Pétanque, or boules as it is more commonly known out of France, is practically a provençal institution. It’s an iconic French ball game played on just about any dusty, gritty surface, at any time of year. It’s common to see people having a quick game in a motorway “aire” (rest/picnic stop) to break their journey, or by the side of the road while having a picnic. It is played throughout France but it is most commonly associated with the south having been invented in La Ciotat, near Marseilles.

pétanque famous game of boules in Provence

For me it is quintessentially provençal and before I moved to the south no matter where we played, whether in a dusty square in Paris, a windswept beach in Brittany, on a track between the vines in Burgundy, or in a friend’s garden it always made me feel summery, like I was on holiday in Provence. I love the clinking sound as the heavy metal balls strike each other and the enthusiasm and camaraderie of the players.

evening game of boules in Provence

Now I’m lucky enough to live in “summer holiday land” we’re surrounded by lovely places to play and we even have a terrain de boules, or pétanque pitch, in the garden at Lou Messugo which my “boules boy” (JF) built himself. It has been the venue for many a heated game.

making pétanque pitch | Lou Messugo_gîte

I can’t count the number of times he has gambled away our house, or car or even one of the kids in a battle lost after too many pastis late at night. He can play for hours with his friends but never seems to win. Luckily they have yet to hold him to his bets and we still have the house, the car and both children!

boules pitch Lou Messugo

Perhaps the most iconic terrain de boules in France (hotly contested by the Place des Lices in St Tropez) is twenty minutes from us in St Paul de Vence. It is a prestigious place to play, frequented by celebrities, locals and tourists alike and made famous by its association with Yves Montand, Lino Ventura and Fernandel who used to play here.

boule area in front of café in St Paul de Vence

It is here that you can find a most unusual mascot. Pétanque is played to 13 points and if a player loses shamefully without having scored at all, 0-13, he or she has to “faire Fanny” or “kiss Fanny” to the jeers (albeit lighthearted and humorous jeers) of the winners. Fanny is usually a puppet kept in the clubhouse but in St Paul de Vence it is a sculpture of a pair of buttocks in white frilly knickers behind a curtain created by the renowned French sculptor César.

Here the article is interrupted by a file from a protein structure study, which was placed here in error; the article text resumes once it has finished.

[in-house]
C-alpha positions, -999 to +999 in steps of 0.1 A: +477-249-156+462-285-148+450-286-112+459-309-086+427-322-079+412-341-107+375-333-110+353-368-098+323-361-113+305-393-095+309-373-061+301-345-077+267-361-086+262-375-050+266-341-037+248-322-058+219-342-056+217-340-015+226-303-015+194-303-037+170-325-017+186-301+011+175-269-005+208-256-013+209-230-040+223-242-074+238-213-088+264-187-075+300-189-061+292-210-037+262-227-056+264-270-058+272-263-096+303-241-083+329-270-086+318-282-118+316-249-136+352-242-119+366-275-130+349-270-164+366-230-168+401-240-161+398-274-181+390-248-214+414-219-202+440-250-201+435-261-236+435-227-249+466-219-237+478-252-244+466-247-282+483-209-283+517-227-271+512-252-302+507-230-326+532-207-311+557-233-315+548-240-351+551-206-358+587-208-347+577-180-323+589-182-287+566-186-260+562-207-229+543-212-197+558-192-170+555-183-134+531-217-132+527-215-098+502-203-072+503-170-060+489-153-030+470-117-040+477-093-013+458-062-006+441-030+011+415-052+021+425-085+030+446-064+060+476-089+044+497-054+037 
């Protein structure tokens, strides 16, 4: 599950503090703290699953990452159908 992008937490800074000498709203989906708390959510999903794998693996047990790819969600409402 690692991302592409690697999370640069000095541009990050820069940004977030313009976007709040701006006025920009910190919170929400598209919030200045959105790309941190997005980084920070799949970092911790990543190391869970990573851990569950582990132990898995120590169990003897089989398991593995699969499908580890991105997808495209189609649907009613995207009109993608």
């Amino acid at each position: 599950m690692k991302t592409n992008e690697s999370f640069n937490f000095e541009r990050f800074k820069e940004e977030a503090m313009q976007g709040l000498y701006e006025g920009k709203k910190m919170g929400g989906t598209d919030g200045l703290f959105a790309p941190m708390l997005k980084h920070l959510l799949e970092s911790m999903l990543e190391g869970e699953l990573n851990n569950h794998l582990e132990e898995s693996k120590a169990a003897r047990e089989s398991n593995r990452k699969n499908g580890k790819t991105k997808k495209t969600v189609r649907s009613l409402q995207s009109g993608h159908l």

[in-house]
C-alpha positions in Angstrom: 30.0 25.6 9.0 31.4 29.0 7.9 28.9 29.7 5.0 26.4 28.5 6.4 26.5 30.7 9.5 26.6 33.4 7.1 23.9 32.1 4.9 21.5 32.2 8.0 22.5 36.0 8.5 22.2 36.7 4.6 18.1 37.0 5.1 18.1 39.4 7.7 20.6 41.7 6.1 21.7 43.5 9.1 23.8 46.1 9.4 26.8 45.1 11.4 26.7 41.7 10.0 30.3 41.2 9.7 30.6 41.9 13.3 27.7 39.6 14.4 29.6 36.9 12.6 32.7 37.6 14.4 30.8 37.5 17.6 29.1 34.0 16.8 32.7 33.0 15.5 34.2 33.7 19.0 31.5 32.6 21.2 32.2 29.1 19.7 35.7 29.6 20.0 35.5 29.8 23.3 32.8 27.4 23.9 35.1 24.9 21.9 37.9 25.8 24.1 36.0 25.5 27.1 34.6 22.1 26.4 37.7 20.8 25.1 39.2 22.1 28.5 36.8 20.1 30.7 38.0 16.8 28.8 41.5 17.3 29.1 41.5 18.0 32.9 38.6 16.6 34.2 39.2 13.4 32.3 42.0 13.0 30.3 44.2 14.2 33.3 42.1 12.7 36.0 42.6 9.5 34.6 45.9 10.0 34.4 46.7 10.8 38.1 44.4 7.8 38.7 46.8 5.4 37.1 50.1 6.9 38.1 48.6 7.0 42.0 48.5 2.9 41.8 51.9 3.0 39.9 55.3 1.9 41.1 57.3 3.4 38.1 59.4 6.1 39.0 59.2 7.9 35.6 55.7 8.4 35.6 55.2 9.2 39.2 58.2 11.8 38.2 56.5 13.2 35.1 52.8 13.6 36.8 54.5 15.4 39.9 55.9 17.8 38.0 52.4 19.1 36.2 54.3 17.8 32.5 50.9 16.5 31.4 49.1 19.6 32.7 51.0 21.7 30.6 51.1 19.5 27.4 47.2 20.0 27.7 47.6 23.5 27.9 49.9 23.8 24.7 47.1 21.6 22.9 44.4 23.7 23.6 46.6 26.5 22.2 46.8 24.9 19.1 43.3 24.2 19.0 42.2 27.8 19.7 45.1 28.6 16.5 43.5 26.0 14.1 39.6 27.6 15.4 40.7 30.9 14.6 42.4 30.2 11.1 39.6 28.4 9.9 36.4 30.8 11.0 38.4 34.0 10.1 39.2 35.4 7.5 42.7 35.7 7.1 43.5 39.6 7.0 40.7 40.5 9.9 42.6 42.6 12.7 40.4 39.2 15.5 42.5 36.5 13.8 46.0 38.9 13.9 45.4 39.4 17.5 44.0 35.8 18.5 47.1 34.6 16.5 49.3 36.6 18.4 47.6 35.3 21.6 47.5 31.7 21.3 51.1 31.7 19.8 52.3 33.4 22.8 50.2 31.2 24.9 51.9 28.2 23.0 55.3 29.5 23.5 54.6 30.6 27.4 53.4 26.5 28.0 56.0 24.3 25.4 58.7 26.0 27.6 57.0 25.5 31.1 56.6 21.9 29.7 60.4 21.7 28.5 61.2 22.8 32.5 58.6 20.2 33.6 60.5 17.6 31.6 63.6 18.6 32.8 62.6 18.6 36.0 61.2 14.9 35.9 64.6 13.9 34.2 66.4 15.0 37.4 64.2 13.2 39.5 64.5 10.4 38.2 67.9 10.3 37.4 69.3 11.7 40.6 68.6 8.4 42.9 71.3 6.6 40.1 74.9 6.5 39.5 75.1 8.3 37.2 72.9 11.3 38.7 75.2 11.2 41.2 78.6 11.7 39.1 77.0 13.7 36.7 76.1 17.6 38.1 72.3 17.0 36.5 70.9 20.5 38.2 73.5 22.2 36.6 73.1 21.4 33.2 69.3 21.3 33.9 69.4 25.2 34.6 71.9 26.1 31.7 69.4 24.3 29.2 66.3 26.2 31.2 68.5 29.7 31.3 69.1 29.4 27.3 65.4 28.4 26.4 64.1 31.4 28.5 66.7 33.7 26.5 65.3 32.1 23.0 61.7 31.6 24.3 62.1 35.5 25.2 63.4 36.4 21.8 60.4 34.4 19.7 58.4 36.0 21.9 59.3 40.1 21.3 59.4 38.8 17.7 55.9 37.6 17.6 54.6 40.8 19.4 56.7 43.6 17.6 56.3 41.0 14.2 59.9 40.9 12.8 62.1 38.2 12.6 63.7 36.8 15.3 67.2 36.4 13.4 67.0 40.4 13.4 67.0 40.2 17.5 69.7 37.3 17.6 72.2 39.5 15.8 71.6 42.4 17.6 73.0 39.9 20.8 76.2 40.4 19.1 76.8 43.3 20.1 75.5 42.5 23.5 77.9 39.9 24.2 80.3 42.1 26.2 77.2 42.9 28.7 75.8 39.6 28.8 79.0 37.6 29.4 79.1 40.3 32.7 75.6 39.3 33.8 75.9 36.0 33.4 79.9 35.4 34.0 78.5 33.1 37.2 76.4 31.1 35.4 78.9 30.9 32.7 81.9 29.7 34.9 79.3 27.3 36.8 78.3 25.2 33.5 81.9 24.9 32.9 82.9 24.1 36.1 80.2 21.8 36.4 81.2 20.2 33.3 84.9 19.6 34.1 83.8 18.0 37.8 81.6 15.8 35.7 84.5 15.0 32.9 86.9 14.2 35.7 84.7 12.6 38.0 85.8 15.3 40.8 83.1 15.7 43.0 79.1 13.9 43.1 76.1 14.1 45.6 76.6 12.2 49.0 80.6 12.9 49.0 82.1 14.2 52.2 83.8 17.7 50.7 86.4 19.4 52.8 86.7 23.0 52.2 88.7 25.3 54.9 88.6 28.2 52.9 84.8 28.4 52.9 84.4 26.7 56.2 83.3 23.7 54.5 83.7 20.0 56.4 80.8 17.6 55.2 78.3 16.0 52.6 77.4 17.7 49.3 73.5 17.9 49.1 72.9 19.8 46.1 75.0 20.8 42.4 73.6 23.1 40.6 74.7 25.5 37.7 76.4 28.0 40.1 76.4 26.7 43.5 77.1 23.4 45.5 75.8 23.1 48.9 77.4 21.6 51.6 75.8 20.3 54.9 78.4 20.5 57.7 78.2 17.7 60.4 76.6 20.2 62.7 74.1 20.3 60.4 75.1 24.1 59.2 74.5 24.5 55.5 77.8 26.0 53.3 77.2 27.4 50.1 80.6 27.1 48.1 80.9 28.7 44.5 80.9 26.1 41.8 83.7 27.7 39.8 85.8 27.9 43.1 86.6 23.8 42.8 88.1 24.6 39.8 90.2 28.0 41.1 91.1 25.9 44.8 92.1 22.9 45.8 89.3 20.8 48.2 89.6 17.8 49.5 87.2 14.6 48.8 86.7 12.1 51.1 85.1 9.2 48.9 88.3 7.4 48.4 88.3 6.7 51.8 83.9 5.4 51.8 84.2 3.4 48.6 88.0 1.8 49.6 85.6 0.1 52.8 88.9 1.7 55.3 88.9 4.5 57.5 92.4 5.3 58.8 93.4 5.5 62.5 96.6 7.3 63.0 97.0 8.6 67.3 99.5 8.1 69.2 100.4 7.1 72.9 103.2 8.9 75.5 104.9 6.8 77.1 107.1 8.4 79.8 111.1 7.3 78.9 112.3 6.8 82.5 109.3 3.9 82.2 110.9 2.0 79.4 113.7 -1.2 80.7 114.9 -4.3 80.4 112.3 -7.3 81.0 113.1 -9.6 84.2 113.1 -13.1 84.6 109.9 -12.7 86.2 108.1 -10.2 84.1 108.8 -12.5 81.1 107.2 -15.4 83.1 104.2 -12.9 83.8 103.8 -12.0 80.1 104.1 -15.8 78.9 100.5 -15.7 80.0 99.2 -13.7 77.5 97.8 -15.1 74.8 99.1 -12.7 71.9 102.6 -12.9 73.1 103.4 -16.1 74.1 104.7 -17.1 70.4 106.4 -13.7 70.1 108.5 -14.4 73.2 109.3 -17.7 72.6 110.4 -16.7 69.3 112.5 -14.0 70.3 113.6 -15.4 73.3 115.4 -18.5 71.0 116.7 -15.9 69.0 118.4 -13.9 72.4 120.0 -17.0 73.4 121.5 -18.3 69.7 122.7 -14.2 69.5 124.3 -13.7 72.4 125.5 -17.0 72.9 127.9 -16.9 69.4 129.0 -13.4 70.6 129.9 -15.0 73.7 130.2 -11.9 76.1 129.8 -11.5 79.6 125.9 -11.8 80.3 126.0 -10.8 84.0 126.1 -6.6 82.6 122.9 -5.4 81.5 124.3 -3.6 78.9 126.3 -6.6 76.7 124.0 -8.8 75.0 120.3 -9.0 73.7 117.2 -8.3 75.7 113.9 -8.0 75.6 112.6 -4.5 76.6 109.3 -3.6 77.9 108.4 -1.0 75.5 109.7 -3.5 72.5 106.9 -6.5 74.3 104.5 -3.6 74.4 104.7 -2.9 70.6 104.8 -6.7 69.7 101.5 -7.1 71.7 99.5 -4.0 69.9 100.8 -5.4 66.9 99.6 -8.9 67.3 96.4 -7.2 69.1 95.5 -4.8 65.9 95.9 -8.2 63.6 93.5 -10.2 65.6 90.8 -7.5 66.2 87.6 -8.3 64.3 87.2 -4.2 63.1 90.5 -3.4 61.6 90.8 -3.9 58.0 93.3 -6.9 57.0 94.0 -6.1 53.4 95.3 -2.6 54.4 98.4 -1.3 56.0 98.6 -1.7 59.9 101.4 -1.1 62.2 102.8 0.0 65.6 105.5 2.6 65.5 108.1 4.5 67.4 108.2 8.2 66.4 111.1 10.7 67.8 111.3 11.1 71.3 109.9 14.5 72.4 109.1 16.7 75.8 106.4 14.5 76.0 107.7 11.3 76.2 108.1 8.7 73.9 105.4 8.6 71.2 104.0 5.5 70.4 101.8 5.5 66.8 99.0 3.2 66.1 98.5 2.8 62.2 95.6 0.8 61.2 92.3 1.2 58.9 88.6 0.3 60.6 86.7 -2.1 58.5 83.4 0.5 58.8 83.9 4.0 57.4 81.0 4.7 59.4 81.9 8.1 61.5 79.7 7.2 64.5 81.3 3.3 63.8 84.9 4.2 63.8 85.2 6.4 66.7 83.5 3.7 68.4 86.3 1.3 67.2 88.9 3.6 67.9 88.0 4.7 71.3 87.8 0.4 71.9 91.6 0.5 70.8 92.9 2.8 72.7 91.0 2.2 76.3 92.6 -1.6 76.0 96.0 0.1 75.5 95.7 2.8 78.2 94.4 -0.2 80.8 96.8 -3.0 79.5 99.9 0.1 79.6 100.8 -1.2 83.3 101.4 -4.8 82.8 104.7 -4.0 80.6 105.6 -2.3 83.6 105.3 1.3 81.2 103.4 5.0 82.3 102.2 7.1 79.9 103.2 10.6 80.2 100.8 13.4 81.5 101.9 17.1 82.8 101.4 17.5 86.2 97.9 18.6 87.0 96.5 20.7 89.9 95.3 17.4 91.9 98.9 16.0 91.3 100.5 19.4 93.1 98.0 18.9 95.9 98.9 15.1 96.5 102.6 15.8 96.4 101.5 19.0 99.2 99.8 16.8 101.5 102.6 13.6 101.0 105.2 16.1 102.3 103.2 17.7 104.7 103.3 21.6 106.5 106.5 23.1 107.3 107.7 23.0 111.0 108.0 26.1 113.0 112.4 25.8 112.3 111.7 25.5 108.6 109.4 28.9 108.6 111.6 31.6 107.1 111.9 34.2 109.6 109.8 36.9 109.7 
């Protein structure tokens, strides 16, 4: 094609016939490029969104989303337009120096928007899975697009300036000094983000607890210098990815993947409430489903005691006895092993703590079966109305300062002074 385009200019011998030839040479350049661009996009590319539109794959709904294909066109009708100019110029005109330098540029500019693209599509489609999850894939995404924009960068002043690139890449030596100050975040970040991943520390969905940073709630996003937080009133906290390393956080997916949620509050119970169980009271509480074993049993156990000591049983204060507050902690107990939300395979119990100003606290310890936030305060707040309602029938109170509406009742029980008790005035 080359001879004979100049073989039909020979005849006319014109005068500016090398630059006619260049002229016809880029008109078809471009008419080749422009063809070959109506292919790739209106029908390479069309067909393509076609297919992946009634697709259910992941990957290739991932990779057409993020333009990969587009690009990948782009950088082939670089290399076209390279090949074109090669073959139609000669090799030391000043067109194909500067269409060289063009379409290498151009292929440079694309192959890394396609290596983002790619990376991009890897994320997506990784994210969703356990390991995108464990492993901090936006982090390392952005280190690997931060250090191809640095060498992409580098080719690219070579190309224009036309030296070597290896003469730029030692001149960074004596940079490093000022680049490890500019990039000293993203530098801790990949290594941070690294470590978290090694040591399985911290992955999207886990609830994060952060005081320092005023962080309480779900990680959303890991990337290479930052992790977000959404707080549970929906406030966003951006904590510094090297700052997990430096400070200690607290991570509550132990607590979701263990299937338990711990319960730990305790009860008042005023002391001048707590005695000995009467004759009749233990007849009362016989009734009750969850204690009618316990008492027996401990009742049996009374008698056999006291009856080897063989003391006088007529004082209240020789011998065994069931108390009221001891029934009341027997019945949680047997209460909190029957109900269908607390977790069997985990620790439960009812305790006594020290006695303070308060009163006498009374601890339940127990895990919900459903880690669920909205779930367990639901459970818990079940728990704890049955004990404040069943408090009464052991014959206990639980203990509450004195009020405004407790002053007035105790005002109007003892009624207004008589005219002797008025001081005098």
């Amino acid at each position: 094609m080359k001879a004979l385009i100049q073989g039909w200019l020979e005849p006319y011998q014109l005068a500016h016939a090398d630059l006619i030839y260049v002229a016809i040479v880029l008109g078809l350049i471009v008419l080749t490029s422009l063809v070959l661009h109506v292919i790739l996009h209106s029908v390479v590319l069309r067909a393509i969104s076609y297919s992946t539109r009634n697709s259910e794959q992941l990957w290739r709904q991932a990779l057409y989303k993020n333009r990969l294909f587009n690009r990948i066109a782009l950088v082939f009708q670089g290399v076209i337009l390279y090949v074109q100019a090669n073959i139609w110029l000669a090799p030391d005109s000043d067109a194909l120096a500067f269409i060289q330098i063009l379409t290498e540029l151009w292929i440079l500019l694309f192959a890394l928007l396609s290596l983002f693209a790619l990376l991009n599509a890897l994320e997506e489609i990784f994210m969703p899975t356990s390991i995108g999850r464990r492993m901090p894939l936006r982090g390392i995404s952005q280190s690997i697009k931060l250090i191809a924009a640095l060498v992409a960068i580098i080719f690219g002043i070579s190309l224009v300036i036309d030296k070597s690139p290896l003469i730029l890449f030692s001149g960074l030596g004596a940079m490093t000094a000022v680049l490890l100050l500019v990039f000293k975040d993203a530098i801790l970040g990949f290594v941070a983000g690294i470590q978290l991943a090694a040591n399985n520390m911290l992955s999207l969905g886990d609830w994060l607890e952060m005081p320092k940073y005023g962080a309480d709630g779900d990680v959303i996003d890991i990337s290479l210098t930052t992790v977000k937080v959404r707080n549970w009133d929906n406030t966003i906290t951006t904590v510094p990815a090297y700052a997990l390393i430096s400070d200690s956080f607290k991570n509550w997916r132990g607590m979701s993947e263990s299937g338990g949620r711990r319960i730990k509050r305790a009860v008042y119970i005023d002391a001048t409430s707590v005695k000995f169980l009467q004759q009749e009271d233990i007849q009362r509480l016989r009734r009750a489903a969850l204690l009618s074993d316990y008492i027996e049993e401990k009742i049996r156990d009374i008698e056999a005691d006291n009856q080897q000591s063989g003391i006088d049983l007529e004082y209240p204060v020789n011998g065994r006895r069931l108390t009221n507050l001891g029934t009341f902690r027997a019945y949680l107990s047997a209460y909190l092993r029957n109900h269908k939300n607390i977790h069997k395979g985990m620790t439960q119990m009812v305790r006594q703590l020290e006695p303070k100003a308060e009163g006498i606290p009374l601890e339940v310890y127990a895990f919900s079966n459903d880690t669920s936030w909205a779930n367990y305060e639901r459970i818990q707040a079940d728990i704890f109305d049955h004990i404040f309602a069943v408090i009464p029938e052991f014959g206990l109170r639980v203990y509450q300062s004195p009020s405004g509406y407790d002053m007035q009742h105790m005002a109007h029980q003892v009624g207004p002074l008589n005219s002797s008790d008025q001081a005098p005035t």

Fanny sculpture by César

It is on a wall in the Café de la Place next to the boules pitch, so what better way to end a visit to St Paul than by sipping an apéro (pastis, naturally) on the café’s terrace while watching the boules and taking a peek at France’s most famous “Fanny”. It is possible to hire balls and take lessons here (information and enrollment at the Tourist Office in St Paul).

piles of pétanque balls

Every village or town in the area has a terrain de boules, most of which are picturesque, lined with plane trees and reeking atmosphere. (Three local “boulodromes” below: Le Rouret in spring, Villeneuve-Loubet in winter and Antibes port).

Pétanque famous Provençal game boules | Lou Messugo

boules in Villeneuve-Loubet

For a completely different take on the traditional game head to Haut-de-Cagnes, the medieval hill village in the centre of Cagnes sur Mer (20 minutes from Lou Messugo). Here they play “Square Boules” – yes, pétanque with square “balls”! The streets are too steep to play regular boules so in 1980 a member of the local club invented a variant with balls that wouldn’t roll. Eh voilà! Pétanque carrée! It is played in two streets, both uphill and down and even has a World Championship around 25th August every year. Pétanque players certainly have a sense of humour.


For new converts to the game or aficionados who want more information and a place to buy genuine balls there’s a small museum, le Musée de la Pétanque, in Vallauris. Housed in one of the factories that produces the most well-known balls “OBUT” this little museum shows the history of the game, how the balls are made and lets you try out different styles on their own terrain. It is only 25 minutes from Lou Messugo. The balls make a great souvenir of Provence and it really is a fun game, perfect for all ages. In the words of one of our guests, Matt from Montreal, “Thanks especially for the use of your boules set – I think I’ve found a new passion”.

olld man playing boules

Have you ever played boules?

Related Reading:

Cycling in Nice – using a vélo bleu

Seaside Promenade Côte d’Azur

The 2CV, a French Icon

If you enjoyed this, why not PIN it!


This post was originally published in April 2012 as one of my first ever blog posts.  I’ve updated it for a new audience.

Enjoyed this post? Please share it